COLUMBIA, Mo. (KMIZ)
Gov. Mike Parson announced the first cases of COVID-19 in Boone and Cole Counties on Tuesday afternoon, but local downtown Columbia restaurants are still doing what they can to stay open.
"This is an extremely challenging time, to say the least, for our employees and for a lot of employees at a lot of other restaurants downtown," said Kurt Mirtsching, a manager at Shakespeare's Pizza.
Shakespeare's Pizza is one of the many restaurants in downtown Columbia that has decided to close its dining room but continues to serve take out and delivery.
Staying open as a business to operate is one thing, but the local restaurants also have to pay their employees.
"The main reason that we're choosing to stay open instead of close is because we build up an environment where we are family," said Benjamin Hamrah, co-owner of Beet Box, a small 20-seat restaurant choosing to stay completely open during the pandemic.
"Every employee that I have is a family member and we all work together and the reason that we're successful and we do what we do is because we're all apart of it," Hamrah said.
Hamrah says he gets the severity of the coronavirus but says he feels people have the right to make their own decisions.
"I understand that its something that is very serious and jeopardizes a lot of people, but I think that people have their own right to choose whether or not they want to come out and whether or not they want to support and how they want to show their support," Hamrah said.
According to the Missouri Department of Labor, Missouri unemployment benefits are available to people who are unemployed through no fault of their own. If an employer must shut down operations temporarily and no work is available, individuals may be eligible for unemployment benefits if they meet the monetary criteria and weekly eligibility criteria.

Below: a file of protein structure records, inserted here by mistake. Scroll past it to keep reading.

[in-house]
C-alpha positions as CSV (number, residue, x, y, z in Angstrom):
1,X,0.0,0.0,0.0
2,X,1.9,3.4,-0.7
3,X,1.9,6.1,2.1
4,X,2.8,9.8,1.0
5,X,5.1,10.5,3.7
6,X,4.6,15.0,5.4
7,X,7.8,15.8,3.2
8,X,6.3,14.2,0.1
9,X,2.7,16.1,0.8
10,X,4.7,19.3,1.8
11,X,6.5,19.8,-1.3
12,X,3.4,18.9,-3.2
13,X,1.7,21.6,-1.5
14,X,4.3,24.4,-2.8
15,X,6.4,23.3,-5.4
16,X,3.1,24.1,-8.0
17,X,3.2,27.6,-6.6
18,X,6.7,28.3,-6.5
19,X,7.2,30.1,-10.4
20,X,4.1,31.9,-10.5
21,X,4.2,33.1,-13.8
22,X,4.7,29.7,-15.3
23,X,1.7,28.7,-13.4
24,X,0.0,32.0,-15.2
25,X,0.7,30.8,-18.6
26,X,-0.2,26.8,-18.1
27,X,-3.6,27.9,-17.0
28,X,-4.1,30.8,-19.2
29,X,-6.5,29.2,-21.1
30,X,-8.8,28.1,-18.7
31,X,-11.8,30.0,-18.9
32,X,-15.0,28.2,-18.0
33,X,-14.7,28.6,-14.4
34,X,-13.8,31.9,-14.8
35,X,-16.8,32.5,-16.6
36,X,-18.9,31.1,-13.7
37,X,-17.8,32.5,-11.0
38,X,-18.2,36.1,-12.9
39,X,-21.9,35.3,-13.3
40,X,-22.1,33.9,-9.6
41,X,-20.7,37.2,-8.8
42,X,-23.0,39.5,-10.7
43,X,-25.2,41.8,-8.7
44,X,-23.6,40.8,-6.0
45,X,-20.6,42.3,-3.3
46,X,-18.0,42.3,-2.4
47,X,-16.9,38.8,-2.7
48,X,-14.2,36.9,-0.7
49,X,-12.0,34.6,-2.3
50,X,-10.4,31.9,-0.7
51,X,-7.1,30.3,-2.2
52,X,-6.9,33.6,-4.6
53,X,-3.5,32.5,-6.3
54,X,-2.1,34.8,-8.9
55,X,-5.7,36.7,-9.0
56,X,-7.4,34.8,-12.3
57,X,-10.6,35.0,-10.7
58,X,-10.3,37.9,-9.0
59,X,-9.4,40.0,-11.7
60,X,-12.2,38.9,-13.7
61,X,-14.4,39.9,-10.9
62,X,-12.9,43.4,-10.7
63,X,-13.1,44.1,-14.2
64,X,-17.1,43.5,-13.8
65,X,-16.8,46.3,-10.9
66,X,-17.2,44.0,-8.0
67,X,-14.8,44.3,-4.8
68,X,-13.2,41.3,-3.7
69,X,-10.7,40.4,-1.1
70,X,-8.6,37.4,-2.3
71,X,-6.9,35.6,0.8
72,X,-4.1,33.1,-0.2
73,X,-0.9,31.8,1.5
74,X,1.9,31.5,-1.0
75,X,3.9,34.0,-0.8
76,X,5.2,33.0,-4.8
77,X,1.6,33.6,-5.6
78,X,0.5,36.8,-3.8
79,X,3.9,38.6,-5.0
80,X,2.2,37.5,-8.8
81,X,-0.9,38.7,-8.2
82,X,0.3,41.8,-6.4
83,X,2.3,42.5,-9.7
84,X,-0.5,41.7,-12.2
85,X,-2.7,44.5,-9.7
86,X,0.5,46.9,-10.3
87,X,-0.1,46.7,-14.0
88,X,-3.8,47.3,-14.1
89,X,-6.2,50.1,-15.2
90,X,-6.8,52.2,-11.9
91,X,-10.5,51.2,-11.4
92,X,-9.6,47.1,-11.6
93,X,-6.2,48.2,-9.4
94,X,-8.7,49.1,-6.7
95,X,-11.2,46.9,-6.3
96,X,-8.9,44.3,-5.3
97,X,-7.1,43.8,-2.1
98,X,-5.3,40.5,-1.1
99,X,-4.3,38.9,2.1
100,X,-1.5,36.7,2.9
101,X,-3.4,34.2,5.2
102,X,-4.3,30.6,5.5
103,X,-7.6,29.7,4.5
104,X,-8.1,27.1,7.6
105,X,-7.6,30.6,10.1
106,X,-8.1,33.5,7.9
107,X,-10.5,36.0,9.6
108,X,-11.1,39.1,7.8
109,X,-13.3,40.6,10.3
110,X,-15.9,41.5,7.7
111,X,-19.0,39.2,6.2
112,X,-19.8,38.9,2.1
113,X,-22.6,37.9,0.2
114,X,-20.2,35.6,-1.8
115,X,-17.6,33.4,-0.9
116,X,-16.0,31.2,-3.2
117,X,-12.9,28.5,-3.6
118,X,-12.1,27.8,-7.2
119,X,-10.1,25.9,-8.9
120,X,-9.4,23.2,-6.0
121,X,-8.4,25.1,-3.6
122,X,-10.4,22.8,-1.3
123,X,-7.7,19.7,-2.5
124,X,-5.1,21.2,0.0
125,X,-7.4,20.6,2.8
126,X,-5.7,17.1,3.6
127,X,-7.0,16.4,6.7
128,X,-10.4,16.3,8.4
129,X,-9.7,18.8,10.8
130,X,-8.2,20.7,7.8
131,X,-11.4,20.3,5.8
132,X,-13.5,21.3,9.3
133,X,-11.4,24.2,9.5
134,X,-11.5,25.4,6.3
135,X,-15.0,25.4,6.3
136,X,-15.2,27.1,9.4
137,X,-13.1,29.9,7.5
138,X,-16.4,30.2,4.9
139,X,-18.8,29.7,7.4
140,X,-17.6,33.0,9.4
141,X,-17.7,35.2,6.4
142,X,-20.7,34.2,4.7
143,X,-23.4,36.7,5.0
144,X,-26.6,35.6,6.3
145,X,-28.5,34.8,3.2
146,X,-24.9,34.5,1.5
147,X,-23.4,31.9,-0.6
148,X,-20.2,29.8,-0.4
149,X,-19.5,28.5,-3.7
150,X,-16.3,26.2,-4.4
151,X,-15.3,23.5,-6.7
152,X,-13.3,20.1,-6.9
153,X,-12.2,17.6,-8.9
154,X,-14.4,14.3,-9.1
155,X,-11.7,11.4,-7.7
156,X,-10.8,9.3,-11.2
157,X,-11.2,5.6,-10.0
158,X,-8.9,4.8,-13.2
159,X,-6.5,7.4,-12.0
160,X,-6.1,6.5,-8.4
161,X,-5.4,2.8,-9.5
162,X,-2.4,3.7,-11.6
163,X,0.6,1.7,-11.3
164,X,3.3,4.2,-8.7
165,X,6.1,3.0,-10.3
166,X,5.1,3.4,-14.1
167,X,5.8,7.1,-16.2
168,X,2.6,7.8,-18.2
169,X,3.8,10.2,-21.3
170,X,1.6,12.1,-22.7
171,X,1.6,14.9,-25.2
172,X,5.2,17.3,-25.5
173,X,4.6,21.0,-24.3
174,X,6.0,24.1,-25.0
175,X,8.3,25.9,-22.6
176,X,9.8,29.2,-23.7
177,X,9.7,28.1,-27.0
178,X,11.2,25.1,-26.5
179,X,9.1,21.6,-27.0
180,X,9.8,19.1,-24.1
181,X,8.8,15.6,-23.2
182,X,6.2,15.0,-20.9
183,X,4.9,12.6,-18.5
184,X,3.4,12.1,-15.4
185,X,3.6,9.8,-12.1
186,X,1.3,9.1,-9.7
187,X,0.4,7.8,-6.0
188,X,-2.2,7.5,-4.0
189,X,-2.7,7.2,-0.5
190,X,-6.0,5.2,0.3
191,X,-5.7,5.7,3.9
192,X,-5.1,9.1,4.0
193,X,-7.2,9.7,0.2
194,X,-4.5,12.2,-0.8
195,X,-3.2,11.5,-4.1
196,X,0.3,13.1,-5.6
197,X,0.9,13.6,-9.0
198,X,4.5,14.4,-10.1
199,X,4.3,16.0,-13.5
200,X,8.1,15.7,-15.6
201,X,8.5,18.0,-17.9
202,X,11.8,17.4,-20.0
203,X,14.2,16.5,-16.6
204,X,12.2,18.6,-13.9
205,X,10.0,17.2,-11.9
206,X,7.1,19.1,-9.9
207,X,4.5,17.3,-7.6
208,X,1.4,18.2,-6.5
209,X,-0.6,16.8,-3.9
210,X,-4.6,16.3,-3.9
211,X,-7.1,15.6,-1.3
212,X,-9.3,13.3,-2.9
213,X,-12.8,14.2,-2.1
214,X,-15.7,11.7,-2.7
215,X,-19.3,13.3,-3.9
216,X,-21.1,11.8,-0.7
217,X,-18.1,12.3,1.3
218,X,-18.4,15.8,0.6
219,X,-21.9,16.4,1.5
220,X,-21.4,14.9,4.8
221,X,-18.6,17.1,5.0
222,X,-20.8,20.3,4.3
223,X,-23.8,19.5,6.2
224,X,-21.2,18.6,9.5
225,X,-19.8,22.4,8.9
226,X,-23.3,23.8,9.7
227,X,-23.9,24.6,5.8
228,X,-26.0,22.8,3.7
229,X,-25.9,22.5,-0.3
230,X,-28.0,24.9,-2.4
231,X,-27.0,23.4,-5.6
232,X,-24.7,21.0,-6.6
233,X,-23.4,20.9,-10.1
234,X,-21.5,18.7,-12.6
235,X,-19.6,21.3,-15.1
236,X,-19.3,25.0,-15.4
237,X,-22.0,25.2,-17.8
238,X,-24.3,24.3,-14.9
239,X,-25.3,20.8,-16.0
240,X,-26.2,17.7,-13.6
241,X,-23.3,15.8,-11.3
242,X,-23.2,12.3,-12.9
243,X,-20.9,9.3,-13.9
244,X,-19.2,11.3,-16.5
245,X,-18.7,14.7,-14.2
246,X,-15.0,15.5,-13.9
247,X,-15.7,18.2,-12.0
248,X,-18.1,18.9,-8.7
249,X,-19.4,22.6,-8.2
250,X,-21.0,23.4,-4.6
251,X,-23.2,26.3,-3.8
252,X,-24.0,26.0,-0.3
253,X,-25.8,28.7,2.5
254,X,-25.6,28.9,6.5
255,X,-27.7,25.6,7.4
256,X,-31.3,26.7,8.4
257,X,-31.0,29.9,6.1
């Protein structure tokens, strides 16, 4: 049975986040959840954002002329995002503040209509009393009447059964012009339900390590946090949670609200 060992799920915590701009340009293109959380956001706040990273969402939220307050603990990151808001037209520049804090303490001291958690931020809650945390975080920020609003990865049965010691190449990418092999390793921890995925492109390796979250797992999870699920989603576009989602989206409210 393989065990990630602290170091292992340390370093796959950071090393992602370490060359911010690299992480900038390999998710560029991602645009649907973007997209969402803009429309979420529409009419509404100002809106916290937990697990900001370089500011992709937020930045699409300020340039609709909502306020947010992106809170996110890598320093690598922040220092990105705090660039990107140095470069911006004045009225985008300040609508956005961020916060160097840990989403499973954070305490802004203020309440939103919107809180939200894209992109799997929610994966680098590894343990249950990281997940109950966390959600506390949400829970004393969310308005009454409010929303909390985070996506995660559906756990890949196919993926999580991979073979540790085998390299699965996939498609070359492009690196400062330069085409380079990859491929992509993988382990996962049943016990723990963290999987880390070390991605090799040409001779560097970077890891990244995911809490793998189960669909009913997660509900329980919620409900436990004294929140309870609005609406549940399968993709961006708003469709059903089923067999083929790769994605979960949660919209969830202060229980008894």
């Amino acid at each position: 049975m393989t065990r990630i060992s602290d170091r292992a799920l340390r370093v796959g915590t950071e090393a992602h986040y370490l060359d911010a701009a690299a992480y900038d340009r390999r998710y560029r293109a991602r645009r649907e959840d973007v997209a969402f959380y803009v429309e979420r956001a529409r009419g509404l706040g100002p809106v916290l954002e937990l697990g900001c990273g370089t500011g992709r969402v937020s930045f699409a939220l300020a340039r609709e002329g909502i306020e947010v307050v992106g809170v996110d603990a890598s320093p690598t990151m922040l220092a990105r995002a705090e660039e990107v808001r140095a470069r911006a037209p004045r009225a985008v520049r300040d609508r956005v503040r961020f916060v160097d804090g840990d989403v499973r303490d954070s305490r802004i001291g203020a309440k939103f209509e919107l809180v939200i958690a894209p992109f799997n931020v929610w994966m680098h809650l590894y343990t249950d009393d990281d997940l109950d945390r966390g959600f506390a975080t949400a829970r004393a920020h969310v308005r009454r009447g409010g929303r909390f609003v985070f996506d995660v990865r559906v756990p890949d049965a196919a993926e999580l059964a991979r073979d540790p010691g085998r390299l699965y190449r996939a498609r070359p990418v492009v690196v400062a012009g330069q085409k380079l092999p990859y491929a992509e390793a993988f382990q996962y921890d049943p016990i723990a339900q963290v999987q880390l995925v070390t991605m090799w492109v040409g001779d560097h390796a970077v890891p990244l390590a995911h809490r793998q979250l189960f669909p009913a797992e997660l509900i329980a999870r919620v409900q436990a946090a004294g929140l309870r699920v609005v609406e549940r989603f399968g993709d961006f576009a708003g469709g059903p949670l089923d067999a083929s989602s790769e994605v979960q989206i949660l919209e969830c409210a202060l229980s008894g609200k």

Matthew Schacht, who lives in Columbia, says restaurants are in a tough position because they may make a decision one day and have to change plans the next.
"Restaurants are all having to navigate this situation independently, and they may make a policy decision based on news from the day before and all of the sudden even that news is outdated so I think it's going to take a couple of days for this situation to settle," Schacht said.
Above all, Schacht said it's important to support local businesses in the midst of the pandemic.
"Among all of the concern right now, protecting and supporting the community is one of them because eventually this pandemic will end and we want to make sure that we still have a local wonderful downtown to visit and eat at and shop at," Schacht said.
A number of states have already ordered bars to close and restaurant restrictions however, Missouri has yet to make that call.
Rachel Norden, office manager for the Missouri Symphony said "You know, these things seem like really drastic measures right now, and they're really scary and it's going to be a difficult transition but I think its the right thing to be doing right now and I think we'll be grateful we took these measures.
Although each day the state and the country continue to see more regulations, people are still finding ways to the silver linings.
"This isn't a cave, its a tunnel and there's going to be light at the other end," Mirtsching said.